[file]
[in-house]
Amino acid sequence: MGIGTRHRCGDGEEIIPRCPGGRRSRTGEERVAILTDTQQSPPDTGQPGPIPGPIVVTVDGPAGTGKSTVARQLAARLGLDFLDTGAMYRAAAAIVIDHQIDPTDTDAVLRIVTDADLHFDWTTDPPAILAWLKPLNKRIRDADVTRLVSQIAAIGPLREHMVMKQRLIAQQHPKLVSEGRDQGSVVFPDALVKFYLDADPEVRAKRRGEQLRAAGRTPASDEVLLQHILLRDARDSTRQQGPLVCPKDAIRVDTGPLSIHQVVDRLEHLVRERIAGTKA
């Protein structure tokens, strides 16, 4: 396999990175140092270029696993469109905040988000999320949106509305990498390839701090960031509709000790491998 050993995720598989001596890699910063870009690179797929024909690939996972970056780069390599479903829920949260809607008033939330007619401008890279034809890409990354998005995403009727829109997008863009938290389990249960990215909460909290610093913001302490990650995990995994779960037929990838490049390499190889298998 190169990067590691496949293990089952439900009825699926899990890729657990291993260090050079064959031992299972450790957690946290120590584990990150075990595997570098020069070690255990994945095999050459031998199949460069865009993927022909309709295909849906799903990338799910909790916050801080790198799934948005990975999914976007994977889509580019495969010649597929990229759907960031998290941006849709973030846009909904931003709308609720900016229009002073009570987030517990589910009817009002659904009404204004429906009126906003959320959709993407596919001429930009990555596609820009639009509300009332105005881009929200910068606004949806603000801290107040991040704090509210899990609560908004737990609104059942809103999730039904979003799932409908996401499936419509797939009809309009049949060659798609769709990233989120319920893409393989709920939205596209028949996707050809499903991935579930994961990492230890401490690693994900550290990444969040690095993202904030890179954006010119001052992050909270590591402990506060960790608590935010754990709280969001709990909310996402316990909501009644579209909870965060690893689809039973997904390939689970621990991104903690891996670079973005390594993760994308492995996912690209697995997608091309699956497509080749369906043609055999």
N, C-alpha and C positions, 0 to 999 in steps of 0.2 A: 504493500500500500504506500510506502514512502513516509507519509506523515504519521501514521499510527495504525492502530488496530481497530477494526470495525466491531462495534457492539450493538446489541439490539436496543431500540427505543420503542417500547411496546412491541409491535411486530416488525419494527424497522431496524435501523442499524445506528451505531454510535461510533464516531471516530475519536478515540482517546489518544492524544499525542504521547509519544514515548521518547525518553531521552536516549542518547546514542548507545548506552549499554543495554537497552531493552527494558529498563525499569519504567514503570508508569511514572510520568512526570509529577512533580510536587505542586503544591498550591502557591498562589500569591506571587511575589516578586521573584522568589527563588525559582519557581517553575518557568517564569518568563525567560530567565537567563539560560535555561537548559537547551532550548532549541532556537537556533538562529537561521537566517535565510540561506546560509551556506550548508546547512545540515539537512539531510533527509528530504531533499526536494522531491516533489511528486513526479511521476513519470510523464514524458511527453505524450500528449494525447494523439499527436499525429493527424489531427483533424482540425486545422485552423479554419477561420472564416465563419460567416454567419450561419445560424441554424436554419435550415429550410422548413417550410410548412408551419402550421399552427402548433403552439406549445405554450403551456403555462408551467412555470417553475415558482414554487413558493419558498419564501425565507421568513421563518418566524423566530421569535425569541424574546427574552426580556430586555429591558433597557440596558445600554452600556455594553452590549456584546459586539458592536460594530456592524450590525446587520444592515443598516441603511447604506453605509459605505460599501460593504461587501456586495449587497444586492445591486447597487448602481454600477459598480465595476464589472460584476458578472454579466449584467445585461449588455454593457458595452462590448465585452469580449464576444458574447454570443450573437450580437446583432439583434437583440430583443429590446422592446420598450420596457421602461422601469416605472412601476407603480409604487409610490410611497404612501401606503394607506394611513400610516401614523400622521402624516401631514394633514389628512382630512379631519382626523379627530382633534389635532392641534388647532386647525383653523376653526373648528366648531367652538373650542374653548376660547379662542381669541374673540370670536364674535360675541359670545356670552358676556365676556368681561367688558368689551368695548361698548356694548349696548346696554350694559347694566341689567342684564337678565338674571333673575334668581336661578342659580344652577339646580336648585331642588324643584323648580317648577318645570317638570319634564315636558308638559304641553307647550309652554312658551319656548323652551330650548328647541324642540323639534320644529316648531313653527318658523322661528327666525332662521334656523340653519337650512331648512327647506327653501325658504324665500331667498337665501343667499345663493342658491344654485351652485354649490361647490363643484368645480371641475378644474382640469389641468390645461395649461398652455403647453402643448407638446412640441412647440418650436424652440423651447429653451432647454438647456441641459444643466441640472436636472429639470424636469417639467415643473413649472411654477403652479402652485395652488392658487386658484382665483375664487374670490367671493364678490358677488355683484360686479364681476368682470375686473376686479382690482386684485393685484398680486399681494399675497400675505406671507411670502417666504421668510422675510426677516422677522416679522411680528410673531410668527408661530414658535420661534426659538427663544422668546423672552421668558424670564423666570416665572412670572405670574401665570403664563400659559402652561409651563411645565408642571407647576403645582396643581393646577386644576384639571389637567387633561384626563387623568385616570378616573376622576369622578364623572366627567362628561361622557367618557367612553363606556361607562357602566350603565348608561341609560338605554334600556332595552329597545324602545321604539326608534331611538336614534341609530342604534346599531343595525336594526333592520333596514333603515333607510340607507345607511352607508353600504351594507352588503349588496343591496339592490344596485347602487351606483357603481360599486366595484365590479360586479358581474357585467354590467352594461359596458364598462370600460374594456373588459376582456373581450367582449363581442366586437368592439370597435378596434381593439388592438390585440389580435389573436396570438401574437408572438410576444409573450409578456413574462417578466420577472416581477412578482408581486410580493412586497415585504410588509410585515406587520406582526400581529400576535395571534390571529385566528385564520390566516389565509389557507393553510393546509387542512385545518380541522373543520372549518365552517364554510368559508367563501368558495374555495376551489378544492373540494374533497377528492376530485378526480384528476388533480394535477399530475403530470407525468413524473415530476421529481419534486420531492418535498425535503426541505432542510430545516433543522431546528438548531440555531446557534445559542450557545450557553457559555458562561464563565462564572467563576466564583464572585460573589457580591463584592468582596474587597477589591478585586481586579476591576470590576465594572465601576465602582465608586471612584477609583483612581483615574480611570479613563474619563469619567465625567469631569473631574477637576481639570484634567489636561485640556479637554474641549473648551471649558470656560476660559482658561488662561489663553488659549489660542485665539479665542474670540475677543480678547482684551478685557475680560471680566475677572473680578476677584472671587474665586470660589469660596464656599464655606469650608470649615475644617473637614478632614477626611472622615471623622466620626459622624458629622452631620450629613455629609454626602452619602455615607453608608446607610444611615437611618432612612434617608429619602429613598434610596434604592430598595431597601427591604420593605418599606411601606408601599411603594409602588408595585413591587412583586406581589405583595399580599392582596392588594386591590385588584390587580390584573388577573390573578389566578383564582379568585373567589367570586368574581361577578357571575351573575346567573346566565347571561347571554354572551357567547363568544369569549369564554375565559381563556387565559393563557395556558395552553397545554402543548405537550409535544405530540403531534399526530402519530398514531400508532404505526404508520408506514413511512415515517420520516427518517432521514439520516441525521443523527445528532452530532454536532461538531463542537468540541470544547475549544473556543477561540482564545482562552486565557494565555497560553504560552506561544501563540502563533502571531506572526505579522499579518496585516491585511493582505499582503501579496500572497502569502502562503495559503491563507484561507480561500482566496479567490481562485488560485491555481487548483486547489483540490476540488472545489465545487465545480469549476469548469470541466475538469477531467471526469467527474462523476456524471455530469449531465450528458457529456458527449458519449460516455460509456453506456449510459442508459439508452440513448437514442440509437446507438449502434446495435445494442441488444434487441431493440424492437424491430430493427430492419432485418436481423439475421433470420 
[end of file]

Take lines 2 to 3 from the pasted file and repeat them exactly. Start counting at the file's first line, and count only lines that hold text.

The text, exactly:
Amino acid sequence: MGIGTRHRCGDGEEIIPRCPGGRRSRTGEERVAILTDTQQSPPDTGQPGPIPGPIVVTVDGPAGTGKSTVARQLAARLGLDFLDTGAMYRAAAAIVIDHQIDPTDTDAVLRIVTDADLHFDWTTDPPAILAWLKPLNKRIRDADVTRLVSQIAAIGPLREHMVMKQRLIAQQHPKLVSEGRDQGSVVFPDALVKFYLDADPEVRAKRRGEQLRAAGRTPASDEVLLQHILLRDARDSTRQQGPLVCPKDAIRVDTGPLSIHQVVDRLEHLVRERIAGTKA
């Protein structure tokens, strides 16, 4: 396999990175140092270029696993469109905040988000999320949106509305990498390839701090960031509709000790491998 050993995720598989001596890699910063870009690179797929024909690939996972970056780069390599479903829920949260809607008033939330007619401008890279034809890409990354998005995403009727829109997008863009938290389990249960990215909460909290610093913001302490990650995990995994779960037929990838490049390499190889298998 190169990067590691496949293990089952439900009825699926899990890729657990291993260090050079064959031992299972450790957690946290120590584990990150075990595997570098020069070690255990994945095999050459031998199949460069865009993927022909309709295909849906799903990338799910909790916050801080790198799934948005990975999914976007994977889509580019495969010649597929990229759907960031998290941006849709973030846009909904931003709308609720900016229009002073009570987030517990589910009817009002659904009404204004429906009126906003959320959709993407596919001429930009990555596609820009639009509300009332105005881009929200910068606004949806603000801290107040991040704090509210899990609560908004737990609104059942809103999730039904979003799932409908996401499936419509797939009809309009049949060659798609769709990233989120319920893409393989709920939205596209028949996707050809499903991935579930994961990492230890401490690693994900550290990444969040690095993202904030890179954006010119001052992050909270590591402990506060960790608590935010754990709280969001709990909310996402316990909501009644579209909870965060690893689809039973997904390939689970621990991104903690891996670079973005390594993760994308492995996912690209697995997608091309699956497509080749369906043609055999």